Now the lefties are trying to blame the right for the disaster in Texas by blaming them for their determination for energy independence...through none other than solar and wind (both left / climate change / green initiatives which were forced on Texas by the anti-oil / fossil fuel industry)!

Unbelievable! Wait...not unbelievable...actually totally PREDICTABLE!

NYT Article

ETA - They should really change the name of this political party from 'Democrat' to...'The Finger Pointing Lynch Mob'!


Come on! G.W. (Texas) started the deal on this back in friggin' 1999..except his concept of deregulation wasn't up to scratch...a free for all, a lesson to be learned in fact, while Texas bummed about wind turbine success...which it has been...but something needing exploration was left out, probably because it required using the noodle, cold weather, and some $



posted on Feb, 21 2021 @ 08:44 PM
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a reply to: DBCowboy

How am I supposed to interpret your post?

My OP is totally NOT "rational thinking and common sense"???

...or, did I misread you?



edit on 2/21/2021 by Flyingclaydisk because: (no reason given)



posted on Feb, 21 2021 @ 08:50 PM
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posted on Feb, 21 2021 @ 08:51 PM
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originally posted by: Flyingclaydisk
a reply to: DBCowboy

How am I supposed to interpret your post?

My OP is totally NOT "rational thinking and common sense"???

...or, did I misread you?




You misread.

Regards. . .



posted on Feb, 22 2021 @ 01:31 AM
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a reply to: Flyingclaydisk

Screw them. Oh, no! My power was out for a long time, and it was really cold. *yawn*

Cordon off an area with blankets, burn some candles, layer your clothes and cover up, and eat some pop-tarts. For goodness sake turn off your water and drain the lines after you fill up your sinks and tubs. Ride it out.

The biggest issue everyone had was not having internet access. Read a book or play a board game.

I'm a native Texan who "survived the great winter hell of 2021". I hate when people play the blame game and espouse indignation on my behalf (so-to-speak). Whatever, just figure out the solution for future events.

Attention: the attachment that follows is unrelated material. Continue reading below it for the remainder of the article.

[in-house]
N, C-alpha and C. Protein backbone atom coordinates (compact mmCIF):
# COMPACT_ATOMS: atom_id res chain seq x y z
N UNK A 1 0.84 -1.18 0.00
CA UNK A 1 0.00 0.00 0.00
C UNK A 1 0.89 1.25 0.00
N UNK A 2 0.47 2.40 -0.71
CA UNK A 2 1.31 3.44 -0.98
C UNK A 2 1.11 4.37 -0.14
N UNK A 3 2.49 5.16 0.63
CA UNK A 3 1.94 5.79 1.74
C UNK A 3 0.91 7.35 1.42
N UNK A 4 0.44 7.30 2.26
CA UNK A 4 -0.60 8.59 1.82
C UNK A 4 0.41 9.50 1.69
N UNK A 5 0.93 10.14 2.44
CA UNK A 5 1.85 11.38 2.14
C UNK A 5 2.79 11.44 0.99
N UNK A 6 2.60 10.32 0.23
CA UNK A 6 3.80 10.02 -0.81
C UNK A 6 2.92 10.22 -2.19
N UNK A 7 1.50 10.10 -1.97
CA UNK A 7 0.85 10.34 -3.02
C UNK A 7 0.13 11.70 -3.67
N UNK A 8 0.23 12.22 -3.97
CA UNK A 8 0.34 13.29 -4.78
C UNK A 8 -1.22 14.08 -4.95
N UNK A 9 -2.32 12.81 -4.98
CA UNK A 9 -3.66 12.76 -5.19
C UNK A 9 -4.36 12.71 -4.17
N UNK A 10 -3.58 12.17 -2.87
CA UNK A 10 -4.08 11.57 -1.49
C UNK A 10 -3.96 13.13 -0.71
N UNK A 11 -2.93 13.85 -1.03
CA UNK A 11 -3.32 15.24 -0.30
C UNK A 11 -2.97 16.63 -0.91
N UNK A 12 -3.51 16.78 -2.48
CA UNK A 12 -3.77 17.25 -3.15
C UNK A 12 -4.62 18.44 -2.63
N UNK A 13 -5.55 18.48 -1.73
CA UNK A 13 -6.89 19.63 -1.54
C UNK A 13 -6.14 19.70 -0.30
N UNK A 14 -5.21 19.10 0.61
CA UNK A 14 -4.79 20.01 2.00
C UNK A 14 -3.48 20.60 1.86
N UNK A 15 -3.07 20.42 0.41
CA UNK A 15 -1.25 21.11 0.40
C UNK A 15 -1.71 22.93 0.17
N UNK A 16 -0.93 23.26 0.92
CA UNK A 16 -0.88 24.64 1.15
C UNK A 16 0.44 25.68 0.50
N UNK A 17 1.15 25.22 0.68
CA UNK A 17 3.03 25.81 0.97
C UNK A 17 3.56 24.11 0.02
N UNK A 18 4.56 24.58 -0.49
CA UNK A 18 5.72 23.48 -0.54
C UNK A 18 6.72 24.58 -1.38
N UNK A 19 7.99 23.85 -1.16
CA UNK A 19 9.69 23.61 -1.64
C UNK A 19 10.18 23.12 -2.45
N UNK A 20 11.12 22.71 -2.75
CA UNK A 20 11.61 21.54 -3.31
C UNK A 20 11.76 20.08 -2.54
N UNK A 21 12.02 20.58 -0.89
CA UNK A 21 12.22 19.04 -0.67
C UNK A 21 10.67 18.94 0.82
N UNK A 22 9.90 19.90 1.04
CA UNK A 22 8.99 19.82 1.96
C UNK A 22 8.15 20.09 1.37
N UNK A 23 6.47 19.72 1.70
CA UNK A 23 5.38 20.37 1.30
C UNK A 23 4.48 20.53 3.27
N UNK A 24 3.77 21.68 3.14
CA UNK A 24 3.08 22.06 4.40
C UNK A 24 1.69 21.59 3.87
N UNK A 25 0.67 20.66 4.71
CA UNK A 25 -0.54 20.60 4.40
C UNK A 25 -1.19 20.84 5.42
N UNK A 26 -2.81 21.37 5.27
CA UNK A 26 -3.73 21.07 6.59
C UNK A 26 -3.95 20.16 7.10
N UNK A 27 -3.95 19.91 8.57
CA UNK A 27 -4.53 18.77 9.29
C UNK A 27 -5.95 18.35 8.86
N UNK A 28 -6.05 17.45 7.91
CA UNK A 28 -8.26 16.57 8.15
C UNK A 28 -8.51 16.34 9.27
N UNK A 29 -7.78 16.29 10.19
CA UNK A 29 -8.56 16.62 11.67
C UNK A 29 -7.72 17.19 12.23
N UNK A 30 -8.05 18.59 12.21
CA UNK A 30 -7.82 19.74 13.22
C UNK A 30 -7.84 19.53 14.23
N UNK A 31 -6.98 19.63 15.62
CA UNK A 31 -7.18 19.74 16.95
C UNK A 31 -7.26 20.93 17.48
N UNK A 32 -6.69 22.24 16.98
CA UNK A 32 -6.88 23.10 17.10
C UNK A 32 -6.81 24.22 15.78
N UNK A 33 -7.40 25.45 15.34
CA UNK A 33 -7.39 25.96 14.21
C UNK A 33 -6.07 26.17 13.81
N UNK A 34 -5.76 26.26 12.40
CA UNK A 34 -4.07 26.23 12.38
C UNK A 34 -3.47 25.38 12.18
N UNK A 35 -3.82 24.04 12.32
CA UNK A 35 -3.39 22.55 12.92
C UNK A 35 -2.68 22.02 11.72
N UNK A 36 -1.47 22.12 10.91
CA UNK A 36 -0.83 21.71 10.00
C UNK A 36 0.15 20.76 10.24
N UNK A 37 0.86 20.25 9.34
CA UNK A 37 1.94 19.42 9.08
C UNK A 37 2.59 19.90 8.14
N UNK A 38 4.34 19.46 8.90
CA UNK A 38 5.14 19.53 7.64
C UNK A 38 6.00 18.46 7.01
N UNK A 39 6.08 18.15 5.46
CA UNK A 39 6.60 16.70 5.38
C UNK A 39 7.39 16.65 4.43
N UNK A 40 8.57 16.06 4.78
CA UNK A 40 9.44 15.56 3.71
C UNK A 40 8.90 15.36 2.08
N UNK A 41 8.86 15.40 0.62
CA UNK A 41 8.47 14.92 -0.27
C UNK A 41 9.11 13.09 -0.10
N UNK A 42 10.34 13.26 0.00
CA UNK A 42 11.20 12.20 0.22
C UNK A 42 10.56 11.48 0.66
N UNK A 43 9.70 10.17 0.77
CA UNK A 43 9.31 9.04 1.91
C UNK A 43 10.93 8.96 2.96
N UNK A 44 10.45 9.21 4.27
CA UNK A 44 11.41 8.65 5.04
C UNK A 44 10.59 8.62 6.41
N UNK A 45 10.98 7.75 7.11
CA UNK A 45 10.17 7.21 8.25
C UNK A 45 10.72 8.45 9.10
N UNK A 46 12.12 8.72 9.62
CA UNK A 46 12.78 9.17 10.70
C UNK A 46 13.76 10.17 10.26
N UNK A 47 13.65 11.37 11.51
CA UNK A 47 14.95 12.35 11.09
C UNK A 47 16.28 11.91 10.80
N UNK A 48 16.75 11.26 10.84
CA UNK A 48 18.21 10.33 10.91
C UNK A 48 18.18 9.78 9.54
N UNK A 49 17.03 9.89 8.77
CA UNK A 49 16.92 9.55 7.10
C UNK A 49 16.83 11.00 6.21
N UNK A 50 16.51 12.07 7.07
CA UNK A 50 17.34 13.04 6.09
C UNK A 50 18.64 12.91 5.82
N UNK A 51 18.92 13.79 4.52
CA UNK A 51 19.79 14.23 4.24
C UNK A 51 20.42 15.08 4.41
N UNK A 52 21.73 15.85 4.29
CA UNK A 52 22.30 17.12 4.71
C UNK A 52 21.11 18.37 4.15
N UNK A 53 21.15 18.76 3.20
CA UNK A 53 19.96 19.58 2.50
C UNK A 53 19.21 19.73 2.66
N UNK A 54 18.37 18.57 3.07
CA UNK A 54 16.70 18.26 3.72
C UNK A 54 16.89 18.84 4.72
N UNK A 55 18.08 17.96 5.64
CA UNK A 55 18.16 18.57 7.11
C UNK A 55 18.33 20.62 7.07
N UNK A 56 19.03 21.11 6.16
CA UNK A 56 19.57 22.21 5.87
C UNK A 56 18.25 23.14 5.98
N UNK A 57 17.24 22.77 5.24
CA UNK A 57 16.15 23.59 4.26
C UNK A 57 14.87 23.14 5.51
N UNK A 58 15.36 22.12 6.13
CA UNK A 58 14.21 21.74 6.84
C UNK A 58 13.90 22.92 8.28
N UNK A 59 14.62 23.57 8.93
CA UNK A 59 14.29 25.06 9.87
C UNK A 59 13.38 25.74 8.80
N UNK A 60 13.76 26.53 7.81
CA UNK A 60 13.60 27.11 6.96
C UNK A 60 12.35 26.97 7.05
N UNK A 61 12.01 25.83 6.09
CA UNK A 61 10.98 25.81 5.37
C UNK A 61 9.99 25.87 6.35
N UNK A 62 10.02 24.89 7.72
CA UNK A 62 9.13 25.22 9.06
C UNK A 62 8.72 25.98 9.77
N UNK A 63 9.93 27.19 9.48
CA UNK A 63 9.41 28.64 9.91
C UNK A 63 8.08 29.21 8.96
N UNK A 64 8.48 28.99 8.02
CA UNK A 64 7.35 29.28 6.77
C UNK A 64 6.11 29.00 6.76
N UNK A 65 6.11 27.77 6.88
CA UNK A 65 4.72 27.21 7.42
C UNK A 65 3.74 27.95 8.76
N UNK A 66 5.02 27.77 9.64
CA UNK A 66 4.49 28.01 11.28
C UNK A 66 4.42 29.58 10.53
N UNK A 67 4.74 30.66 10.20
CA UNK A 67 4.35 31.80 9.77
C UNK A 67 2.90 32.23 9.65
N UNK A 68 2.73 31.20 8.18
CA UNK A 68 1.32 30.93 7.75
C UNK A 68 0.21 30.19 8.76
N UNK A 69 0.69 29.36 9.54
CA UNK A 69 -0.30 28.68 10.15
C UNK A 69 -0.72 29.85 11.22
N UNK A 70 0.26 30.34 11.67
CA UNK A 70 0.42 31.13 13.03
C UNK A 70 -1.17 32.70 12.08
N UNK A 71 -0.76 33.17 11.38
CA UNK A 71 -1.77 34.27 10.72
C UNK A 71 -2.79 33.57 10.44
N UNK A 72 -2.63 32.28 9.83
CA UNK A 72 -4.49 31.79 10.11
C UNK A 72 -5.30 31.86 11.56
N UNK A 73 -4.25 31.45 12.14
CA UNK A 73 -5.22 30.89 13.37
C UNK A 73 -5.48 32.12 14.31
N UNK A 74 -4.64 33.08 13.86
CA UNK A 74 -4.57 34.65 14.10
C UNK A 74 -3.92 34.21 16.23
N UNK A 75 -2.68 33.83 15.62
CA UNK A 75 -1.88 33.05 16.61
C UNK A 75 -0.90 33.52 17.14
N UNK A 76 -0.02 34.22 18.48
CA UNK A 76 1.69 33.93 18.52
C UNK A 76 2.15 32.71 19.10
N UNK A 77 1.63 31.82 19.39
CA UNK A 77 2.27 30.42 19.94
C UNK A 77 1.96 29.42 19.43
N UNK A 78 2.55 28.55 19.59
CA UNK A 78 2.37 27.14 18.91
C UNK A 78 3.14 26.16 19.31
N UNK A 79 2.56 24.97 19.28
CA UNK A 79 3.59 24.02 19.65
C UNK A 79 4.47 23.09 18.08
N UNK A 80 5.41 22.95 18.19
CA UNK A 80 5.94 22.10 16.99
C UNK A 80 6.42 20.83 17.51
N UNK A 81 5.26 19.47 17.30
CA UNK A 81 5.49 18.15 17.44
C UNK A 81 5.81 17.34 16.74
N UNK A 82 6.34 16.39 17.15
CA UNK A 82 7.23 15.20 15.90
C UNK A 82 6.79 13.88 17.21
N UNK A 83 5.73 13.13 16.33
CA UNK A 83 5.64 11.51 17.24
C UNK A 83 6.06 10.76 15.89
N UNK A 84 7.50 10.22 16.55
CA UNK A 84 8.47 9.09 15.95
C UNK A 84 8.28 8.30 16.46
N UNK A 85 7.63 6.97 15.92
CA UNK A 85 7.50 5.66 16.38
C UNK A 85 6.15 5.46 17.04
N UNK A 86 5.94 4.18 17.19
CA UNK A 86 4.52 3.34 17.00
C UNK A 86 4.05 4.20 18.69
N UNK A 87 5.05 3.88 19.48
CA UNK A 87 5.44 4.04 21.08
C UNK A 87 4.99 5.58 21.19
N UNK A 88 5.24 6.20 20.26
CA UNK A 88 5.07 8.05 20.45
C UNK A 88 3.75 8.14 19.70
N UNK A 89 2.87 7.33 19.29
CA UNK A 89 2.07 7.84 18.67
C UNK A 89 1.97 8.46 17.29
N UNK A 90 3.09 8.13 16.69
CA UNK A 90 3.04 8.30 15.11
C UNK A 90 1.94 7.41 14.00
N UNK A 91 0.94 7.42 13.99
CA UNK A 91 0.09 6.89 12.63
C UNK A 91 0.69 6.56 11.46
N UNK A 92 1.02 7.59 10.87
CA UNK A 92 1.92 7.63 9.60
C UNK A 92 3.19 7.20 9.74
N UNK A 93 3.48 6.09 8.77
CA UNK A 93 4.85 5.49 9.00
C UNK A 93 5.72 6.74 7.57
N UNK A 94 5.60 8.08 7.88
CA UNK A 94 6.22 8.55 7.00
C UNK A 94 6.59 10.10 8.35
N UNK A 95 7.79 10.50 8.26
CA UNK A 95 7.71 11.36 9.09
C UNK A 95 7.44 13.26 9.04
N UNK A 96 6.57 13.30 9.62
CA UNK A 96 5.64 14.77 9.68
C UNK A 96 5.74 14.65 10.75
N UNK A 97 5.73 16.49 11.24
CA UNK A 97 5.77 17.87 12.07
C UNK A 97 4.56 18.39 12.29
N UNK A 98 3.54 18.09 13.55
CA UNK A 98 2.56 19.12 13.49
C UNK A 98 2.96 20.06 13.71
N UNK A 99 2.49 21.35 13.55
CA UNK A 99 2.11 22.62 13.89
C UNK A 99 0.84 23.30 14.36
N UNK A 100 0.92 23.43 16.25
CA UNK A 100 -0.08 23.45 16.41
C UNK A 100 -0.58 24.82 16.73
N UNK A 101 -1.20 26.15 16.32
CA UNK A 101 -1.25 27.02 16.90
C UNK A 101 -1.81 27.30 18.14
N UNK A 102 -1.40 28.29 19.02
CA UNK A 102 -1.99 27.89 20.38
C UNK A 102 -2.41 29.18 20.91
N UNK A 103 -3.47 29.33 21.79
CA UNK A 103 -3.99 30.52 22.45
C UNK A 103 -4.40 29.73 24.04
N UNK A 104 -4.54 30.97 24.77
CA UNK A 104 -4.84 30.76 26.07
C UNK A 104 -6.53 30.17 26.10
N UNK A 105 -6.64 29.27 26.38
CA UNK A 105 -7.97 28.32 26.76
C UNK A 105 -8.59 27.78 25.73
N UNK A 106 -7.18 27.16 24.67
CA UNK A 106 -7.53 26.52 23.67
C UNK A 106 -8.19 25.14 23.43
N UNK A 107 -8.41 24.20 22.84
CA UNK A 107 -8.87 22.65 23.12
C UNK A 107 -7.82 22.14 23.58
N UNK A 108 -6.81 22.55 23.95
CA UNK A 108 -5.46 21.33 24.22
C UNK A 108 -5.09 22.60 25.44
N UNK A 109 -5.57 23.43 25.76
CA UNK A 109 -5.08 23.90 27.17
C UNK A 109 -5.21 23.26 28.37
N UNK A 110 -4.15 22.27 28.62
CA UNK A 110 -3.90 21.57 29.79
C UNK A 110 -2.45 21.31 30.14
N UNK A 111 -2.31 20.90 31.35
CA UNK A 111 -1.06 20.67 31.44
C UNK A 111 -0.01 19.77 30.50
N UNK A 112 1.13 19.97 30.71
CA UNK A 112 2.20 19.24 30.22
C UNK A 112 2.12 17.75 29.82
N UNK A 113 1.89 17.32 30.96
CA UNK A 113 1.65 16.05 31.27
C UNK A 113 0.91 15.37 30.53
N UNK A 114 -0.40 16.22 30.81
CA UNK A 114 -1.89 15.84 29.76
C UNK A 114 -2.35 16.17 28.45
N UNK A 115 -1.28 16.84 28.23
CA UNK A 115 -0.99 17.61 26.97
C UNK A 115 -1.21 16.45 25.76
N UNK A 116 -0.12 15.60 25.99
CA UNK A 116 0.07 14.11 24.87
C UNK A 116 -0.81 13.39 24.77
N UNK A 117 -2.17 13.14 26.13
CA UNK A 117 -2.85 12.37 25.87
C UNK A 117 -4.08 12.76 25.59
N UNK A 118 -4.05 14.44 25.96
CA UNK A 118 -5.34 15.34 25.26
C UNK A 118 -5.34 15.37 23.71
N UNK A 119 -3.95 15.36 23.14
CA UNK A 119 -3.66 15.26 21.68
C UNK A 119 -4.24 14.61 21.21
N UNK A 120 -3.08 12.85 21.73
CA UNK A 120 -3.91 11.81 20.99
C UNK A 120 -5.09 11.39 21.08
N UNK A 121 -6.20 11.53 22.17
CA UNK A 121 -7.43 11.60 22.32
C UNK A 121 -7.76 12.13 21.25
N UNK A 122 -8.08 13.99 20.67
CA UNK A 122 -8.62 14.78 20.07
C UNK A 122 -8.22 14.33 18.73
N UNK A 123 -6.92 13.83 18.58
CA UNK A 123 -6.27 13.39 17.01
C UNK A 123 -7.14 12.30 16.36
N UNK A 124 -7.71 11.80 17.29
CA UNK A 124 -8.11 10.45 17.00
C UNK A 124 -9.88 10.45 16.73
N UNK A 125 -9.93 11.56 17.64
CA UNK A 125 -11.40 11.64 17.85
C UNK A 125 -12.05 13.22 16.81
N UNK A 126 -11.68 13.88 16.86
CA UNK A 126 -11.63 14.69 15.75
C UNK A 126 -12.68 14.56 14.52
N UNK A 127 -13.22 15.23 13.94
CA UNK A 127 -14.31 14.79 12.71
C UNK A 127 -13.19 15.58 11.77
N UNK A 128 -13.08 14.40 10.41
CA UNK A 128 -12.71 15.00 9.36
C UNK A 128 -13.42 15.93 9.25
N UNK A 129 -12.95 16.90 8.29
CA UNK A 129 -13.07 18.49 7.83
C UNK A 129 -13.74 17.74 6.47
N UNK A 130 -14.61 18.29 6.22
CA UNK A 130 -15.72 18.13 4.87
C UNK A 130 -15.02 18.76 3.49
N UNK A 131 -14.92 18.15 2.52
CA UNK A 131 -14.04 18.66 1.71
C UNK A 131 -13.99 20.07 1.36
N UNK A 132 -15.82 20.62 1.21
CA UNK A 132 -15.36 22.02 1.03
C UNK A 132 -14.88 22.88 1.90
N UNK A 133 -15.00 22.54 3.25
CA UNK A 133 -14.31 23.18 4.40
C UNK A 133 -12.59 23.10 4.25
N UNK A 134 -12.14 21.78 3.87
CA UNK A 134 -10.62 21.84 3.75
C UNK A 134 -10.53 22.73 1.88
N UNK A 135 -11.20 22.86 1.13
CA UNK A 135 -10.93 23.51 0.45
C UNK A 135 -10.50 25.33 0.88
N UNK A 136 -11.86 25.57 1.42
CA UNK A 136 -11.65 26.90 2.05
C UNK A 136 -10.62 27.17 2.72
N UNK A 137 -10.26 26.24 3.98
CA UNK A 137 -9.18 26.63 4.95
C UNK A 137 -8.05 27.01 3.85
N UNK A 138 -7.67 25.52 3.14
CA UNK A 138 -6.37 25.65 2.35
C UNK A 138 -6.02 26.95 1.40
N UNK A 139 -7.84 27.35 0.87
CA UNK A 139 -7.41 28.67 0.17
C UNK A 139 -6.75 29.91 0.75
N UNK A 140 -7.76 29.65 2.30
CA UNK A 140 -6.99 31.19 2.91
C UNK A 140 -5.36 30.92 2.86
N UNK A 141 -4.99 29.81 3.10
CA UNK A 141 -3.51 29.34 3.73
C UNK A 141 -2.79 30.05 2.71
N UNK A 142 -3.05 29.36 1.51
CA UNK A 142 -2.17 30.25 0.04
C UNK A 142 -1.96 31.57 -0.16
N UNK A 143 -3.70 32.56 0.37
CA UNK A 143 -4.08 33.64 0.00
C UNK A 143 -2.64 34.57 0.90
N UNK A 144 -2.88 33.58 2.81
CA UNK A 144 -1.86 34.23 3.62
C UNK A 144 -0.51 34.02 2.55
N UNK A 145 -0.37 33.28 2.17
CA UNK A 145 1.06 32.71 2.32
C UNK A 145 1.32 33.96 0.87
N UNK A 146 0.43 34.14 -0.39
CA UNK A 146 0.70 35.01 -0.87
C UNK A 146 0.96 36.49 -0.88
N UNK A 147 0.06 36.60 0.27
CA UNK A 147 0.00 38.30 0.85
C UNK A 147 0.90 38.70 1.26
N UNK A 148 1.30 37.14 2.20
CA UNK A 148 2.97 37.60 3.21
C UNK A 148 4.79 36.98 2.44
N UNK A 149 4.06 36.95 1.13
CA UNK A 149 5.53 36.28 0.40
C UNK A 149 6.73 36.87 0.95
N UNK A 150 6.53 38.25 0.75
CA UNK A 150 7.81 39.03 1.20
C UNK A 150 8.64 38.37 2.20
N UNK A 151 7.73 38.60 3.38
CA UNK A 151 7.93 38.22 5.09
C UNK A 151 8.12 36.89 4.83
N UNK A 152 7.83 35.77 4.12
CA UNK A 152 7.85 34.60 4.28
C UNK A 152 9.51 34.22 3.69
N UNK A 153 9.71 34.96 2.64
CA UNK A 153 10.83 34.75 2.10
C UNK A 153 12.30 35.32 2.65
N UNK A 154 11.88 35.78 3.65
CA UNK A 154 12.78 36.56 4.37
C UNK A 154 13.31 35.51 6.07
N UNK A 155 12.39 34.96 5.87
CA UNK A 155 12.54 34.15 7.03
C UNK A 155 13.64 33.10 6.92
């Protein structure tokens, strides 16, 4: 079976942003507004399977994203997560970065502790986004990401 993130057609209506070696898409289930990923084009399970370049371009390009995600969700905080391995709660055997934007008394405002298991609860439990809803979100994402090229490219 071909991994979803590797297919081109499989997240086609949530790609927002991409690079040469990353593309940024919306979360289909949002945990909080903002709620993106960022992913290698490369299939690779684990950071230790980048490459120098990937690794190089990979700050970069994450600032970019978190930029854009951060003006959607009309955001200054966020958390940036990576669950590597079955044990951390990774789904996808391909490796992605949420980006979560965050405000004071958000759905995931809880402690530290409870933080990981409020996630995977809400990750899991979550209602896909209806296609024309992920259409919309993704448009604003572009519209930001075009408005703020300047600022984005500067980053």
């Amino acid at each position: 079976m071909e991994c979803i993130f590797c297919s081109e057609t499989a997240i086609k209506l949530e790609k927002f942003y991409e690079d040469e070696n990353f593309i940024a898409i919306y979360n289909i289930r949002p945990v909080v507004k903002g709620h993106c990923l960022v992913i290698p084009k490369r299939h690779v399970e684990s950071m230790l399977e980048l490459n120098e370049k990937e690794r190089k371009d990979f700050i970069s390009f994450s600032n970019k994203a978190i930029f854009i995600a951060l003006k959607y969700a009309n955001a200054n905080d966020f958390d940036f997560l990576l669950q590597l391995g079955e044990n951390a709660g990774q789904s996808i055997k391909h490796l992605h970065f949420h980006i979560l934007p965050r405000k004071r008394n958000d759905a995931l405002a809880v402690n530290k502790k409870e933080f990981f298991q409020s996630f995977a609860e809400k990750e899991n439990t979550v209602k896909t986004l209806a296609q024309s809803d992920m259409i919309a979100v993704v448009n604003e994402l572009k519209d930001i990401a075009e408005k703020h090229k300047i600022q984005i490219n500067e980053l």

The federal government has no business investigating Texas energy, who cares if Ted Cruz took his family to Mexico or wherever, and the everyone (left and right) need to stop politicizing everything.

Man, when did everyone turn into such big cry babies?



posted on Feb, 22 2021 @ 07:28 AM
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a reply to: Flyingclaydisk

Are you reading something different to the link you provided, or did you just not read it?

It mentions the Republican governor of the state supporting calls for the head of ERCOT to resign over their handling of the power failures. That's talking about him - Greg Abbot - taking the company to task and there is no criticism for him doing so.

Does that make him a finger pointing lynch mob and does it make you someone who doesn't actually read the articles they post?



posted on Feb, 22 2021 @ 08:41 AM
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a reply to: Flyingclaydisk
Though I'm in the UK I want to ask a really important question everybody in Texas aught to be asking.
If the power grid cannot handle this situation, how in the name of god, are they going to handle the lefts push for green energy when there will be thousand if not millions of cars dragging power out of the grid?



posted on Feb, 22 2021 @ 08:57 AM
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originally posted by: MRinder
This is what is wrong with this country. Everything is a #ing blame game. How about just saying what can we learn from this and move on.


Agreed. Wind and solar are sht, go back to coal and natural gas. Then when someone loses electricity it'll be because of snapped power lines or blown transformers.



posted on Feb, 22 2021 @ 09:11 AM
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originally posted by: crayzeed
a reply to: Flyingclaydisk
Though I'm in the UK I want to ask a really important question everybody in Texas aught to be asking.
If the power grid cannot handle this situation, how in the name of god, are they going to handle the lefts push for green energy when there will be thousand if not millions of cars dragging power out of the grid?


Exactly. And less and less smartasses like this guy...




posted on Feb, 22 2021 @ 11:12 AM
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California, please show us the way!



posted on Feb, 22 2021 @ 11:26 AM
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originally posted by: Flyingclaydisk
a reply to: Lumenari

Actually...no, what I'm saying is, the swamp is trying to spin this such that it looks like Texas did all of this in the spirit of de-regulation,


Texan here.

We did. Yes indeed.


when in fact they did it as concessions to the bureaucracy of climate change, as a concession.


Au contraire. We declared "independence" from the US energy grid so that the power companies wouldn't have to spend money making the infrastructure adjustments that the US government wanted.


Then, Texas being Texas, tried to wrest control of all of it for their own


Not "tried." Did.


Along the way, Texas lost sight of their "bigger picture".

The "bigger picture" was "free market" rather than "regulation." We don't connect to the US grid, which means (unlike California) when we have a crisis, we cannot draw excess electricity from other states (and return the favor when they need help).